• audiochans
  • audiorate
  • audiodepth
  • vencoder
  • aencoder
  • containersettings
  • acodecsettings
  • vcodecsettings

Formats for Unimplemented Features

A number of features are planned for future releases of PiTiVi. Handling these is currently considered optional, and these specifications are subject to change.

Transitions

Transitions and effects have not yet been implemented in PiTiVi. This This represents a transition object in a timeline. It is a dictionary containing the following keys:

  • type -- maps to a string naming the transition to apply. valid names have not yet been established.
  • start -- the start of the transition in the timeline, (see Source(Timeline) above)
  • duration -- maps to the duration of the transition in the timeline (see Source(Timeline above)
  • parameters -- maps to the parameters of the transition, which are specific to each transition. specifications for these have yet to be established.

Effects

  • type -- maps to a string naming the effect to apply. valid names have not yet been established
  • start -- maps to the start of the effect in the timeline (see Source(Timeline above)
  • duration -- maps to the duration of the effect in the timeline (see Source(Timeline) above)
  • parameters -- maps to the parameters of the effect, which are specific to each effect. specifications for these have yet to be established.

Implementing other File Formats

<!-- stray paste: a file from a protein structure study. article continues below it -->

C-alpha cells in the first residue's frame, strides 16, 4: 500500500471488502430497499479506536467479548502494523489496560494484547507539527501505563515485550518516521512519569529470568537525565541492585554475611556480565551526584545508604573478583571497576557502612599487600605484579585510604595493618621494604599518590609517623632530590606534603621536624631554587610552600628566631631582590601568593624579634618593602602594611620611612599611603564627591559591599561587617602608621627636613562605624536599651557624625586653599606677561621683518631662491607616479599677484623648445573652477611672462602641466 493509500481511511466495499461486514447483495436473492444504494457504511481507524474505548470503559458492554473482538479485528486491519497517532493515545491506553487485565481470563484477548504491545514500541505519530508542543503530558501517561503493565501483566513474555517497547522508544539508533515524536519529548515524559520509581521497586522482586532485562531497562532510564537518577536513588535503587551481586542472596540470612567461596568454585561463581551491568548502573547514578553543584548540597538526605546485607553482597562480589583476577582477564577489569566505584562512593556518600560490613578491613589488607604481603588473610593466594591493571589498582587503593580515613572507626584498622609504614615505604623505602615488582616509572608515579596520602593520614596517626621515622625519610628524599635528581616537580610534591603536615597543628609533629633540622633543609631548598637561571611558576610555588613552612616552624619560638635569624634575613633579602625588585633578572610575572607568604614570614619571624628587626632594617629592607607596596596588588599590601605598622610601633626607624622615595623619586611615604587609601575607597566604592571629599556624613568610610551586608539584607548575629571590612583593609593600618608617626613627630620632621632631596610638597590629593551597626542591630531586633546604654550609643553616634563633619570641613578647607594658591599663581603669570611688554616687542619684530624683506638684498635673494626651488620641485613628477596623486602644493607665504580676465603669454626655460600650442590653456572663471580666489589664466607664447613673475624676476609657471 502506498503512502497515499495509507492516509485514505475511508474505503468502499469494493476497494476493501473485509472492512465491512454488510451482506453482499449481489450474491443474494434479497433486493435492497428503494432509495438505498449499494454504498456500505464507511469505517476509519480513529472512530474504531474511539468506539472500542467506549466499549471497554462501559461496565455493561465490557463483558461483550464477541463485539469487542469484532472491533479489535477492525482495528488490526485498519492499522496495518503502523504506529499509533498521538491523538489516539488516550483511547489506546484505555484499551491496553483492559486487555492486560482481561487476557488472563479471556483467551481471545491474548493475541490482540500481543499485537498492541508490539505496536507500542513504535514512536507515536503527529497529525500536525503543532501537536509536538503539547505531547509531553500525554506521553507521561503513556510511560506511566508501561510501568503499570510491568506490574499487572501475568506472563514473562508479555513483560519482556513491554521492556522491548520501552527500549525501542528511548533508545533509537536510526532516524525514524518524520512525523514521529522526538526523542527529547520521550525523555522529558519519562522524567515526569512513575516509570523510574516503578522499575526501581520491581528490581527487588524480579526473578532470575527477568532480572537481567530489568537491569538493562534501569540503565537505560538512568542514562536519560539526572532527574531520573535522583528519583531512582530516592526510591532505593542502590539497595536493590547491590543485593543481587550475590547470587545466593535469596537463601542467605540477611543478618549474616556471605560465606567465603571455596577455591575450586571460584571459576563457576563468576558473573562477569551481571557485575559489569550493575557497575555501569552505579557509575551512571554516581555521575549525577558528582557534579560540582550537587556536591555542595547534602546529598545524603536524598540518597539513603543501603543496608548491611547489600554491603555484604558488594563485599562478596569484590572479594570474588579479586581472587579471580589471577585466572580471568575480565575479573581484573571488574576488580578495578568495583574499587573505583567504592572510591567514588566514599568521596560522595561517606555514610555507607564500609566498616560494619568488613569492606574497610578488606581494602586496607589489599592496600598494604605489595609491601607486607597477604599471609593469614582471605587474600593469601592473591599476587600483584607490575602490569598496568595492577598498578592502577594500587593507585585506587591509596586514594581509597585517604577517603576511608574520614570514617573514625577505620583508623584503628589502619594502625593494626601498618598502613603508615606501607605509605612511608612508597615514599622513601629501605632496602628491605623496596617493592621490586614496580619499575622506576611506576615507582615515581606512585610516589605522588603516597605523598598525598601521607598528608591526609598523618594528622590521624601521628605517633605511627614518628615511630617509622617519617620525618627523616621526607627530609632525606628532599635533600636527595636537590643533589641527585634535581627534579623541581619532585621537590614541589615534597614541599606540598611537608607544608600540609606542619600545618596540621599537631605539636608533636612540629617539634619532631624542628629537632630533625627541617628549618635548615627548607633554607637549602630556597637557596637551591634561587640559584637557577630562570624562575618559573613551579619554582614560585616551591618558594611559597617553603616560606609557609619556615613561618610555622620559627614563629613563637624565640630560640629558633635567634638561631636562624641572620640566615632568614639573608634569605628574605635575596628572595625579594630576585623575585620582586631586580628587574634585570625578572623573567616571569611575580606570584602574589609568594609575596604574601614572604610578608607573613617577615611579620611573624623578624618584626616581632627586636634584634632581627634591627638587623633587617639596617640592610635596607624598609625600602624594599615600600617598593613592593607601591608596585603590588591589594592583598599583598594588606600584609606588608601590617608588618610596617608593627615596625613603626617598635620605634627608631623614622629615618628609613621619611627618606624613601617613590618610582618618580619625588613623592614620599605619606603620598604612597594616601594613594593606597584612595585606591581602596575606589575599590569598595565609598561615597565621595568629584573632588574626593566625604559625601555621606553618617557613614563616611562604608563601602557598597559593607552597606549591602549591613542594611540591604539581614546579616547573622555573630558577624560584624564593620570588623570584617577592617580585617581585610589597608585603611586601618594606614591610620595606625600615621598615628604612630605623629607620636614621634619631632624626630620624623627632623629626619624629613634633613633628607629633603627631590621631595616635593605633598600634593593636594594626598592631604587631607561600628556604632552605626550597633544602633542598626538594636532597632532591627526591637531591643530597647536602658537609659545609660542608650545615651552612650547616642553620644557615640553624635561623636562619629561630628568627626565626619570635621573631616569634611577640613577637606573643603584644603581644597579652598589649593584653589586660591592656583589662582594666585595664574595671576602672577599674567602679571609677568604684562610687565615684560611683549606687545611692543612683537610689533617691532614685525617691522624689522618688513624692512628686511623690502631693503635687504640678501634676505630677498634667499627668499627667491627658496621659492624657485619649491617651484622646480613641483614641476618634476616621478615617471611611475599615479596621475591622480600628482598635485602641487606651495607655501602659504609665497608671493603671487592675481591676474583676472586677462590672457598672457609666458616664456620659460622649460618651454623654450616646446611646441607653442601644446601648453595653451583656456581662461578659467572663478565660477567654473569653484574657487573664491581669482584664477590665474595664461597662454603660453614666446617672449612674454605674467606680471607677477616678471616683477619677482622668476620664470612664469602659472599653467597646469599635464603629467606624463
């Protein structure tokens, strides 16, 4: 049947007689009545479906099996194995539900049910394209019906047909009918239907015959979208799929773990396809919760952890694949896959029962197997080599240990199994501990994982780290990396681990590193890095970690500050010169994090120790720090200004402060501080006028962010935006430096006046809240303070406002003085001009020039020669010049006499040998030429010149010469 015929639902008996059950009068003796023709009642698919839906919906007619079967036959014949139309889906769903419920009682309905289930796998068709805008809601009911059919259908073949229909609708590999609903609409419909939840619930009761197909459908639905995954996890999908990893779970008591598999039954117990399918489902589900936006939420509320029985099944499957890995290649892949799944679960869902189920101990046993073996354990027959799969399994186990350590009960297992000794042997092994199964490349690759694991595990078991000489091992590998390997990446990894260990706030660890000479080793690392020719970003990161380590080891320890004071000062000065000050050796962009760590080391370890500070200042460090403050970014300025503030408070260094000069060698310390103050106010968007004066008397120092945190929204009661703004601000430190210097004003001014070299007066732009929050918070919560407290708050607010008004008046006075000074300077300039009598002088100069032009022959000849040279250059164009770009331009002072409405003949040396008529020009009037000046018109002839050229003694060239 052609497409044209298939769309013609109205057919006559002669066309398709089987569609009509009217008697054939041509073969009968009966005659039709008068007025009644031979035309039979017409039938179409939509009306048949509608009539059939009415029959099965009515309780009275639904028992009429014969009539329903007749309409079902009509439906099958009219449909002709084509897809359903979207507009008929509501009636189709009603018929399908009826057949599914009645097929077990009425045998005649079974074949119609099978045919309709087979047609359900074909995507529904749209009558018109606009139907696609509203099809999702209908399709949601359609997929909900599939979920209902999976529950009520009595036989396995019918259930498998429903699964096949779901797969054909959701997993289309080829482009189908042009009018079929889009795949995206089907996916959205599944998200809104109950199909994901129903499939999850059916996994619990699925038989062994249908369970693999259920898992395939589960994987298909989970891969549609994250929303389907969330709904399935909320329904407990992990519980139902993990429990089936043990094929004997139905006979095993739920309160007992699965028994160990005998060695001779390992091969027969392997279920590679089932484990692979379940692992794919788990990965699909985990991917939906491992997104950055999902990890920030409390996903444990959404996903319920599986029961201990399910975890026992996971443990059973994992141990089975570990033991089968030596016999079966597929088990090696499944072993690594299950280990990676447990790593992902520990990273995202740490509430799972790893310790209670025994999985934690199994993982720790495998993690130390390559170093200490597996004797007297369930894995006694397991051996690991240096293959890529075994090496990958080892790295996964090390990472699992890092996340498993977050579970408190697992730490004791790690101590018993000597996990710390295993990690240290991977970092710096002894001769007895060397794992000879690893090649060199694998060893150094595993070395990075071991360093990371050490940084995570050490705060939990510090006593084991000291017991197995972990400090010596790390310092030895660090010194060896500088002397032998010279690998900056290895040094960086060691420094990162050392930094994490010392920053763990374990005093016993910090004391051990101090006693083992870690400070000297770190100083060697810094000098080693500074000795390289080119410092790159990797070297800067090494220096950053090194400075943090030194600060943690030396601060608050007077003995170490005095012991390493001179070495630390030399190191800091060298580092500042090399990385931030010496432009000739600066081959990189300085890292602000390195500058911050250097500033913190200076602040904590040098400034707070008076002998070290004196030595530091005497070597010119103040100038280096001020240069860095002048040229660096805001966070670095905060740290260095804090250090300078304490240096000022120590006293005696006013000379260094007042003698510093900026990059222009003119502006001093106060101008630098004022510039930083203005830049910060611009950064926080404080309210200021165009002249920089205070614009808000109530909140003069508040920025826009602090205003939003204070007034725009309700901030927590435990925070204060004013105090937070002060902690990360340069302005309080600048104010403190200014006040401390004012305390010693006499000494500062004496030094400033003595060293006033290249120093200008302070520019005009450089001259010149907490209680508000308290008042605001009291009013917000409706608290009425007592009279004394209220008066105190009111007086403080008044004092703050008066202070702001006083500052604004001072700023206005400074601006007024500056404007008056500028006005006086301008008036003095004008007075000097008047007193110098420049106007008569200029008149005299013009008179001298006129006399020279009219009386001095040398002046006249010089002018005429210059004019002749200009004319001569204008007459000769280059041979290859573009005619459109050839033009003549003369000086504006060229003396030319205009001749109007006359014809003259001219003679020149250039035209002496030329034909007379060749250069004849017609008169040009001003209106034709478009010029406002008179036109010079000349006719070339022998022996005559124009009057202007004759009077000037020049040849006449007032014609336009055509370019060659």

TODO: explain how to implement a file format as a plugin

Support for a variety of formats will be provided by plugins which implement the ProjectSaver interface. A reference implementation exists in projectsaver.py, called PickleFormat.

When implementing a custom file format, you should subclass ProjectSaver. Your child class should define:

  • the doc string for the class. It should contain a brief, human-readable description of the file format your class implements
  • __file_format__ -- a string used by pitivi to represent your format
  • __extensions__ -- a list of valid file extensions for the module.
  • dump(tree, output_stream) -- a method which converts the intermediate representation tree into your file format, and writes it to the open file object output_stream
  • load(input_stream) -- a method which reads from the open file object input_stream and returns an object in the intermediate representation

Test Cases

Unit Test Cases

Test Serialization of Objects

  1. Test the serialization methods of each kind of object. Create an object with known parameters, then test that the python object returned is as expected
  2. Test deserialization methods of each kind of object. Create a python data structure with known parameters, check that the timeline object returned is as expected

Test tree traversal code

  1. Create a complicated project data structure with nested compositions. Test that it is properly converted into a Project object.
  2. Test project serialization code. Create a complicated project using the available interface functions. Test that the project is properly serialized into python data structure. Do deep comparison of generated tree and expected tree

Test file processing code

  1. Take a tree representing a complicated project, and save it to a file. Load the file back from disk, and compare the trees. They should be identical. Note: here we can saving/loading of features which are not yet implemented in PiTiVi.
  2. Test everything. Create a project using the available interface. Save the project using the high-level interface. Load the project. The two projects should be identical.

The results of the search are